Lambert's W function
In mathematics, Lambert's W function, named after Johann Heinrich Lambert, also called the Omega function, is the inverse function of f(w) = w.ew for complex numbers w; where ew is the exponential function.
This means that for every complex number z, we have
- W(z) eW(z) = z
Since the function f
is not injective
in (−∞, 0), the function W
is multivalued in [−1/e
, 0). If we restrict to real arguments x
and demand w
≥−1, then a single valued function W0
) is defined, whose graph is shown. We have W0
(0) = 0 and W0
) = −1.
The Lambert W
function cannot be expressed in terms of elementary functions
. It is useful in combinatorics
, for instance in the enumeration of trees
. It can be used to solve various equations involving exponentials and also occurs in the solution of time-delayed differential equations, such as y
) = a y
By implicit differentiation, one can show that W satisfies the differential equation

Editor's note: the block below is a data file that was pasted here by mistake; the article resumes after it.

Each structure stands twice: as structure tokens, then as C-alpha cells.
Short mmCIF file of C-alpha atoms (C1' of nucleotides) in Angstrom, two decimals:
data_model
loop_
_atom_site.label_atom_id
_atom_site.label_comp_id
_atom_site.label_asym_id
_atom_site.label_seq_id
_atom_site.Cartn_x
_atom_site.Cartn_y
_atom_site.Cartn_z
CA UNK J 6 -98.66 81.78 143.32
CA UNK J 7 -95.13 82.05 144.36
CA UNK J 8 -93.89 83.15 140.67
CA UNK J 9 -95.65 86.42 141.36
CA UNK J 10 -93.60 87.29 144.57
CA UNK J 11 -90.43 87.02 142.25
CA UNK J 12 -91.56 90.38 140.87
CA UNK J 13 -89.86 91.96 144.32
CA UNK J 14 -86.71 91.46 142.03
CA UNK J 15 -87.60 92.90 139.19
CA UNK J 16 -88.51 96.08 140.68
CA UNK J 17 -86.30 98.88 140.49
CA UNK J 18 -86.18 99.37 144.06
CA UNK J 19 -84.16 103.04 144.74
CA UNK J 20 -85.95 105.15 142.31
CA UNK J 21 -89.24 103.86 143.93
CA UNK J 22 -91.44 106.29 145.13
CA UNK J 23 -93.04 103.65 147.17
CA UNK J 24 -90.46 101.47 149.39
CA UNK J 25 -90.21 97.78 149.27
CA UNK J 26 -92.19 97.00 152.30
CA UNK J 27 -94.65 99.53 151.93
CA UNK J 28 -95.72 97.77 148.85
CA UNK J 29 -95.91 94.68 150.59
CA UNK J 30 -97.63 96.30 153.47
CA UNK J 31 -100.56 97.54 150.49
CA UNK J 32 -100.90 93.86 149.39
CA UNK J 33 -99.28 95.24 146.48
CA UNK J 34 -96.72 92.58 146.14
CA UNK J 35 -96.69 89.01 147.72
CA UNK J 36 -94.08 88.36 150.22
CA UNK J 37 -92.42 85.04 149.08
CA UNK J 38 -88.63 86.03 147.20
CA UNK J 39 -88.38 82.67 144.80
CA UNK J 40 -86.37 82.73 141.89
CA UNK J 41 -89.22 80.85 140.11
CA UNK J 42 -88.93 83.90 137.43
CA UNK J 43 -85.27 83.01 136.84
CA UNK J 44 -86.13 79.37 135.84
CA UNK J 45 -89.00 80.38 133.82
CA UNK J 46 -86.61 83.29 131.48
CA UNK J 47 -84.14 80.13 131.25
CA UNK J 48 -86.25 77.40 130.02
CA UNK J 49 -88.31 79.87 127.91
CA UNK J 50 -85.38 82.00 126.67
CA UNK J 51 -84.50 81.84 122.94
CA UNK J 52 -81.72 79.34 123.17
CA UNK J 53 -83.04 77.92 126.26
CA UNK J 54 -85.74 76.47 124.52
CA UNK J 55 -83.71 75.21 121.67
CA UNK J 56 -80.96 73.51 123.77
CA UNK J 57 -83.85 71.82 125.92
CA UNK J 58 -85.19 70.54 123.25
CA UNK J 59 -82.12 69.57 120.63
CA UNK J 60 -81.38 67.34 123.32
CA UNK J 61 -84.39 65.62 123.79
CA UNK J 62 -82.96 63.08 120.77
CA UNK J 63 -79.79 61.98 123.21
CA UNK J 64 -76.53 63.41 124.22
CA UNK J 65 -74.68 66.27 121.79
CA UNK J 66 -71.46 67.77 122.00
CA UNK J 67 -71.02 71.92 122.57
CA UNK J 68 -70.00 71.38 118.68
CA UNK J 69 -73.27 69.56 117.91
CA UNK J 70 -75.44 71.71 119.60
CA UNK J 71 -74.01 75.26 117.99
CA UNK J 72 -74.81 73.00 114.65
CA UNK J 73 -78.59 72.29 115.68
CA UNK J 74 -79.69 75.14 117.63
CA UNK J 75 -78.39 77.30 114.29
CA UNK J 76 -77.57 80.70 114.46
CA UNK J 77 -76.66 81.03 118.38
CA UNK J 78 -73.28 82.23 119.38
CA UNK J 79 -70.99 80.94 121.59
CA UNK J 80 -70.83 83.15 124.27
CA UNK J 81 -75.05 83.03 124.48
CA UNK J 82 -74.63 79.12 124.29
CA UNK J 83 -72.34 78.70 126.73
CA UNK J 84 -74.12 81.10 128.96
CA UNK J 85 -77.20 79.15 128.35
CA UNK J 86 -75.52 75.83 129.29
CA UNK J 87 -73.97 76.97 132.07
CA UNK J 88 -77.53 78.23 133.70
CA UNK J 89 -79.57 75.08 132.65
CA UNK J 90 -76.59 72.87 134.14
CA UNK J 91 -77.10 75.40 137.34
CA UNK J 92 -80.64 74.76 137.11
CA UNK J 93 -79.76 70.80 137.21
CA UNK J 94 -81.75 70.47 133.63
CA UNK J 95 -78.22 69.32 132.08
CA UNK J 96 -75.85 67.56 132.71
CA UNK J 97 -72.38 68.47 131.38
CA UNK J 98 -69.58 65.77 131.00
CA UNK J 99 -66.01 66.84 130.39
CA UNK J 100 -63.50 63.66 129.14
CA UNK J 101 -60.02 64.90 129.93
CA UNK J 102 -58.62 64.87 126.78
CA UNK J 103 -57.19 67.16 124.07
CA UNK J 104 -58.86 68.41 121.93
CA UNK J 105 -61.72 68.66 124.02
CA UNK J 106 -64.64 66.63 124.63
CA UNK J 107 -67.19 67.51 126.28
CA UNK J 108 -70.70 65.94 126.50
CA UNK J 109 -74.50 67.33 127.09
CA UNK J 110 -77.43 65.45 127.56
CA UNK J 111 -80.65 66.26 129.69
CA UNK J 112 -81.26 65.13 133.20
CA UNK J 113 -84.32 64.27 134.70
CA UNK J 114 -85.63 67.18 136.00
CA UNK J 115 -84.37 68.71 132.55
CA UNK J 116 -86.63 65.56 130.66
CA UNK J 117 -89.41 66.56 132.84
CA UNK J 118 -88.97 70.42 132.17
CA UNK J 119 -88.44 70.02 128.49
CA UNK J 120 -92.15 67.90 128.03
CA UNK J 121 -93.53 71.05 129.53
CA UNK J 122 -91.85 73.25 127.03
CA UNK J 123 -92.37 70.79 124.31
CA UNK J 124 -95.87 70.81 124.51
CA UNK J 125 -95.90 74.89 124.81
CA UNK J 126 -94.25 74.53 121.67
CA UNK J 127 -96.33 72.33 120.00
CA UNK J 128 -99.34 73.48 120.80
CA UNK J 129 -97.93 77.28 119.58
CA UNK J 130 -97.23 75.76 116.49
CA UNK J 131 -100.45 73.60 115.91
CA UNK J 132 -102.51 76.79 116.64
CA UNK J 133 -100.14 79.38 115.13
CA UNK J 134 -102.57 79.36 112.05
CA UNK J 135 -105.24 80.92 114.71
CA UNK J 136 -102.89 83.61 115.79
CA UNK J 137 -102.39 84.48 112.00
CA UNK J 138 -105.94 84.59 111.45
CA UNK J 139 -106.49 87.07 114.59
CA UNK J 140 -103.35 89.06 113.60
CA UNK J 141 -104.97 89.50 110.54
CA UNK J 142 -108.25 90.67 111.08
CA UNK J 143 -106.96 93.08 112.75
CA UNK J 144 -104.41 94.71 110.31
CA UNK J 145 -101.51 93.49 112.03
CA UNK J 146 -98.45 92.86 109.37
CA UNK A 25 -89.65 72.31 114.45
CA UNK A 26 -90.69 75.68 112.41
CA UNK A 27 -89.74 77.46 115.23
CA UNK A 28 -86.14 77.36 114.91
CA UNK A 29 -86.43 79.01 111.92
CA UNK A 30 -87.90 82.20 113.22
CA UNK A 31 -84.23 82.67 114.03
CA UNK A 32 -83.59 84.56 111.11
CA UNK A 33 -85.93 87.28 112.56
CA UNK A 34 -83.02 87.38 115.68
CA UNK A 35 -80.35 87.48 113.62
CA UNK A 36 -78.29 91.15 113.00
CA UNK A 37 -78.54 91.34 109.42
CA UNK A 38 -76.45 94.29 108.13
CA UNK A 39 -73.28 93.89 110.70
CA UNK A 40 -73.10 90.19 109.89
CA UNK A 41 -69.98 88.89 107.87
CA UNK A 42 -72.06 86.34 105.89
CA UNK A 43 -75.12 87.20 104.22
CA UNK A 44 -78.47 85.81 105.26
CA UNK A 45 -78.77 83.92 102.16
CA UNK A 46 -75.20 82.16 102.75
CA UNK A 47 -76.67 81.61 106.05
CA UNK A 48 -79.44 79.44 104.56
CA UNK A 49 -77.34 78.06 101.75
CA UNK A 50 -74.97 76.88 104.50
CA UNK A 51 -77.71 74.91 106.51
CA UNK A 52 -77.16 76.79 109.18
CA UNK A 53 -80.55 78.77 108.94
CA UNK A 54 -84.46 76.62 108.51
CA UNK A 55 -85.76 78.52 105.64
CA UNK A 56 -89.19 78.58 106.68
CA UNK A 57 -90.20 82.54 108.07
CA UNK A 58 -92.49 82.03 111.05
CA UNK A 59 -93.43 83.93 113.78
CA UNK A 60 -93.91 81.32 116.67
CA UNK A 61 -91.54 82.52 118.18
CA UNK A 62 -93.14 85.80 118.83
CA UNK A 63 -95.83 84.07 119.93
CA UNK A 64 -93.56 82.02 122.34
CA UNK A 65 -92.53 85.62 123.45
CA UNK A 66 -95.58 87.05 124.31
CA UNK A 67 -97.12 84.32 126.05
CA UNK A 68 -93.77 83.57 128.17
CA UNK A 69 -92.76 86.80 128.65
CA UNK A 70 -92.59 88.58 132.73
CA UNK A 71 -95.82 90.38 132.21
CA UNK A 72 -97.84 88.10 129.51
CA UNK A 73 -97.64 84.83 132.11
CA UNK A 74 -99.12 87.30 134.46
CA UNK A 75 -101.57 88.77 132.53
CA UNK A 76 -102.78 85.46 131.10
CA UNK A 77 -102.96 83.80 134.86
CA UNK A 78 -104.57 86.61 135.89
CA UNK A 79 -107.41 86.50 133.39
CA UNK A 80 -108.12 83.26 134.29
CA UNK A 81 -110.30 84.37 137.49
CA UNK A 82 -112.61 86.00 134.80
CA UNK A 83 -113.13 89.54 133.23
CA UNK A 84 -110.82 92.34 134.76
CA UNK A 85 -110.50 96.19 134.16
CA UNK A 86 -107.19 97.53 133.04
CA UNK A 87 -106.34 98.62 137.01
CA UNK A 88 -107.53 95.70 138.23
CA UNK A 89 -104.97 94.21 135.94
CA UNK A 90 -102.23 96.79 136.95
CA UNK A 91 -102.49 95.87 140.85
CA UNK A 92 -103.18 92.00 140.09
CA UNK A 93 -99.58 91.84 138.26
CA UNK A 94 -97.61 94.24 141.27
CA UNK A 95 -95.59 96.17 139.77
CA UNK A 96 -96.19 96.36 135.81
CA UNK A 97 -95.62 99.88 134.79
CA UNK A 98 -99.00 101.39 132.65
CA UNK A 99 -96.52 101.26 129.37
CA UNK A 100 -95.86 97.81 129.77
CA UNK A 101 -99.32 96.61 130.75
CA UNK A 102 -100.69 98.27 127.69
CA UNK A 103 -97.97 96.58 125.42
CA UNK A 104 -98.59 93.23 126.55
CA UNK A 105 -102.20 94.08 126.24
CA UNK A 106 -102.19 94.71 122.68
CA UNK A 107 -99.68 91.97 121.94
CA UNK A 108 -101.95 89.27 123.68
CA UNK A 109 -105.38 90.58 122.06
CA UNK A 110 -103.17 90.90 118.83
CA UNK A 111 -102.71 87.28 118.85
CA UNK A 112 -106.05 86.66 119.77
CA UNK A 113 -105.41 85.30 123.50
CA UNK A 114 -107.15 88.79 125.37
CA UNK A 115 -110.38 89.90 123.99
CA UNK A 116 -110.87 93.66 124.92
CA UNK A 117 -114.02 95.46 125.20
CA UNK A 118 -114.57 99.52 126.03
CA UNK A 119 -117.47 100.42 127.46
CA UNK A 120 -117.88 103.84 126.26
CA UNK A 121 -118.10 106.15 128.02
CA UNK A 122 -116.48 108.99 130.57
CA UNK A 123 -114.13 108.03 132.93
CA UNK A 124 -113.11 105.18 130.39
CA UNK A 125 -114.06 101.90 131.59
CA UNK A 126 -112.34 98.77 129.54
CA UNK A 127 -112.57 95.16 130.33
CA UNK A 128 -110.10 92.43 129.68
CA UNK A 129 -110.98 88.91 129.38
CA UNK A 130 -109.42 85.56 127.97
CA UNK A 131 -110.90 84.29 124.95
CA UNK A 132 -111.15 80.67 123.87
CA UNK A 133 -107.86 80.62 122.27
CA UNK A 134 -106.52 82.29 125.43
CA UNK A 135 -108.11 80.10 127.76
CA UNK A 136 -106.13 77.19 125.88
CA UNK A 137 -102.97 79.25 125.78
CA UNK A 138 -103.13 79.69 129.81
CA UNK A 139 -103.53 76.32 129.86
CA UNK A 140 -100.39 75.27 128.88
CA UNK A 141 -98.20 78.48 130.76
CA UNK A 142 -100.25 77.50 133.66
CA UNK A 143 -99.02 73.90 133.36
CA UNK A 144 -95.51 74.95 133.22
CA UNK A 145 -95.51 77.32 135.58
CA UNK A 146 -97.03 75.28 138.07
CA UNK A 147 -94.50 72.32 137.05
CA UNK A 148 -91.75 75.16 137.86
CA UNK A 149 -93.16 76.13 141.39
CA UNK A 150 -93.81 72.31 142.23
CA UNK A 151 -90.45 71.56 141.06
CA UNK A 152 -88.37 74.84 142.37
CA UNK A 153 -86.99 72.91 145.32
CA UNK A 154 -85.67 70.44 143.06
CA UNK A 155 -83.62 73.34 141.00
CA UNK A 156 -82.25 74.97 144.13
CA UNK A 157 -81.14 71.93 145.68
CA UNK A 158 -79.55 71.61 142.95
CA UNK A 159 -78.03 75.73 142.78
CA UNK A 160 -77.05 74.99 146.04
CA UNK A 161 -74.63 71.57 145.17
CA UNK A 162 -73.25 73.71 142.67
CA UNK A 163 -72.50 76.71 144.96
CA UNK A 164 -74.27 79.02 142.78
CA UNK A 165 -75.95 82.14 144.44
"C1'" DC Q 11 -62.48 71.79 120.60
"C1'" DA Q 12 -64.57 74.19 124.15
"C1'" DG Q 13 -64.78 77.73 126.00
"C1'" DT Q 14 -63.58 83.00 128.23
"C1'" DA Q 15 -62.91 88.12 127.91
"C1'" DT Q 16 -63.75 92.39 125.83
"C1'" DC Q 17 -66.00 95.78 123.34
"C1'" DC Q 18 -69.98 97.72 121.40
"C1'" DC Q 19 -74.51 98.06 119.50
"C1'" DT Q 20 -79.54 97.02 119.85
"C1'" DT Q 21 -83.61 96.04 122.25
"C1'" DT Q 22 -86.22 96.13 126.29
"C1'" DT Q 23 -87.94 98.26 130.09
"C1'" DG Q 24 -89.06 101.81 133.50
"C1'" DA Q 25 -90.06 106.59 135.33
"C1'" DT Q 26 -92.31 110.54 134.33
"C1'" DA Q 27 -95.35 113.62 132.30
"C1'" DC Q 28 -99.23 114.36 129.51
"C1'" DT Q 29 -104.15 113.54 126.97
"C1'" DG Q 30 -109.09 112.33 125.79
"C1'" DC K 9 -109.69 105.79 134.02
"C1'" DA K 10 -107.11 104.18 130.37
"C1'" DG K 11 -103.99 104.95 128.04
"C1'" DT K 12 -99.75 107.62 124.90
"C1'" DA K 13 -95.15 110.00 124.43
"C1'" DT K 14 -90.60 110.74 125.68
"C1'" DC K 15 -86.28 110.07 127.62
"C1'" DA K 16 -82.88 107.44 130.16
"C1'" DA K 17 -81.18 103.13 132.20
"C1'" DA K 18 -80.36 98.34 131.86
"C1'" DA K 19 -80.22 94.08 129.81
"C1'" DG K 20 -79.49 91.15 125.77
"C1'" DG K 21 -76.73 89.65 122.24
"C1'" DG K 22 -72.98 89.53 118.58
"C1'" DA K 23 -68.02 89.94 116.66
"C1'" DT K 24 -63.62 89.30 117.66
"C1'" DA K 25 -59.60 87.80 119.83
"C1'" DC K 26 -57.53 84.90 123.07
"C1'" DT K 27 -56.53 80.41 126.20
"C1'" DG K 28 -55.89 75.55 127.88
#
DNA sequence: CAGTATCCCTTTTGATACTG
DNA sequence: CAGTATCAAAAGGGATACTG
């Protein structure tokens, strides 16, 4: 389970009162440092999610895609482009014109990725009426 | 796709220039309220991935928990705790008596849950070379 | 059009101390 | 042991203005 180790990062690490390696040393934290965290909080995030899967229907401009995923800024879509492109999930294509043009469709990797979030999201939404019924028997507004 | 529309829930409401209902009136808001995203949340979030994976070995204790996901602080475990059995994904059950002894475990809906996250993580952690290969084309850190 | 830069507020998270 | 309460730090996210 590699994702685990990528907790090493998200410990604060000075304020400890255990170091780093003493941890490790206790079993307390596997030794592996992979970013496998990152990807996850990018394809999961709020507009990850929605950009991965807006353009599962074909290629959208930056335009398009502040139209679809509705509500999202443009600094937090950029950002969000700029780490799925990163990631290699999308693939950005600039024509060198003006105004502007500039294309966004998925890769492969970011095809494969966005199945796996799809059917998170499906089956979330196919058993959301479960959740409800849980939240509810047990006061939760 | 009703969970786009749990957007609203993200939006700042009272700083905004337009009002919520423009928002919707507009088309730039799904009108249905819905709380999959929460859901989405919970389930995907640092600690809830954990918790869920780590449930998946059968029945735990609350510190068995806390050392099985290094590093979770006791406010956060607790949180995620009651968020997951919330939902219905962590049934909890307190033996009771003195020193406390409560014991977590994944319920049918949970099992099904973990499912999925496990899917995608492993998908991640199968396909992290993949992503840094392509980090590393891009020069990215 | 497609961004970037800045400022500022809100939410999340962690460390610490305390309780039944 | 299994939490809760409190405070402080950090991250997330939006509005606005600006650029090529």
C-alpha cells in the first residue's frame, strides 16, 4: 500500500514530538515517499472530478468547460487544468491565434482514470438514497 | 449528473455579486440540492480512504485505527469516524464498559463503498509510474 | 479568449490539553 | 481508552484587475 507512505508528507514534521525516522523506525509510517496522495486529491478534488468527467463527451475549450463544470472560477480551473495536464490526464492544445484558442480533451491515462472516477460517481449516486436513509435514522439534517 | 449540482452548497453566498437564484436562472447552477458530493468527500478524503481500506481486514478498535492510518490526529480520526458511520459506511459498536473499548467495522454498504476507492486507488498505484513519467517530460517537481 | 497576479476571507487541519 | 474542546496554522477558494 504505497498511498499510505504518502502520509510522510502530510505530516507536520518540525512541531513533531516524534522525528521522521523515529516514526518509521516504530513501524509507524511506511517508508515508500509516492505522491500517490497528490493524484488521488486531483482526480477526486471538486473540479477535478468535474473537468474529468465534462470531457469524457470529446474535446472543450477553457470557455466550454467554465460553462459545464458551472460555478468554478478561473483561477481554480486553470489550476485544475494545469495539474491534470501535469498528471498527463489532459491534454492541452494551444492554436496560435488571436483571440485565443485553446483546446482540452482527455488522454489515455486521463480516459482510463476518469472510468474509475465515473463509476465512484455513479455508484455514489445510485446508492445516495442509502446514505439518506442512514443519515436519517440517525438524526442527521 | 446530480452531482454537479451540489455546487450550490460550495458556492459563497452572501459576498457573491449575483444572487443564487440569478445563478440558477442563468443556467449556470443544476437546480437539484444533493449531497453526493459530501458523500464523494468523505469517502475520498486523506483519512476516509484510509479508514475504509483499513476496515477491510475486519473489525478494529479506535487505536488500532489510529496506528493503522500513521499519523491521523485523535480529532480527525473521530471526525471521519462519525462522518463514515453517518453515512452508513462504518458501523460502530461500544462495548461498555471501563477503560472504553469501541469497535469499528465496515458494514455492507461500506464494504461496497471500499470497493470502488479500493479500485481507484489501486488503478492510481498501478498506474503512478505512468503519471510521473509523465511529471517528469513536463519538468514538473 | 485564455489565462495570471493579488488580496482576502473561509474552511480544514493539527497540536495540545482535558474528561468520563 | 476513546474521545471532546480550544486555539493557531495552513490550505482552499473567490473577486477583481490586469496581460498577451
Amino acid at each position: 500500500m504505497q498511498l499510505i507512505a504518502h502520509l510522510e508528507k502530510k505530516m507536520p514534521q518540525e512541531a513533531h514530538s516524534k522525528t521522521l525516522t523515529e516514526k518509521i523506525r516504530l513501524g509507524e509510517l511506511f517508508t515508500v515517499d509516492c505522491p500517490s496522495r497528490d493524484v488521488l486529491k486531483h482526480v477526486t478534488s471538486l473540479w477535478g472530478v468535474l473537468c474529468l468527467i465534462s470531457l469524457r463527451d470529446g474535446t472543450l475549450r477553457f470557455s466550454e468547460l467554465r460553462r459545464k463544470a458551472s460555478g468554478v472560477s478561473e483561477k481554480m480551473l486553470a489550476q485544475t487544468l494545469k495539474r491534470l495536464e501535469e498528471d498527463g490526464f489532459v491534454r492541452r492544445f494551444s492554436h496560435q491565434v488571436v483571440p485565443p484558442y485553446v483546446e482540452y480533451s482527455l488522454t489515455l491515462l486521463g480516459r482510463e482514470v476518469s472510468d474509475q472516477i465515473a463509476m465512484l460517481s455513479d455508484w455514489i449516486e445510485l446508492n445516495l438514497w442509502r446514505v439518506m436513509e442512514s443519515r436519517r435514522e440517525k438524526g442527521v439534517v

- z (1 + W) dW/dz = W for z ≠ −1/e.
The Taylor series
around 0 can be found using the Lagrange inversion theorem
and is given by
The radius of convergence
, as may be seen by the ratio test
. The function defined by this series can be extended to a holomorphic function
defined on all complex numbers except the real interval
]; this holomorphic function is also called the prinicipal branch
of the Lambert W
Many equations involving exponentials can be solved using the W function. The general strategy is to move all instances of the unknown to one side of the equation and make it look like x ex, at which point the W function provides the solution. For instance, to solve the equation 2t = 5t, we divide by 2t to get 1 = 5t e-ln(2)t, then divide by 5 and multiply by -ln(2) to get -ln(2)/5 = -ln(2)t e-ln(2)t. Now application of the W function yields −ln(2)t = W(−ln(2)/5), i.e. t = −W(−ln(2)/5) / ln(2).
Similar techniques show that has solution .
The function W(x), and many expressions involving W(x), can be integrated using the substitution w = W(x), i.e. x = w ew:
See also: Omega constant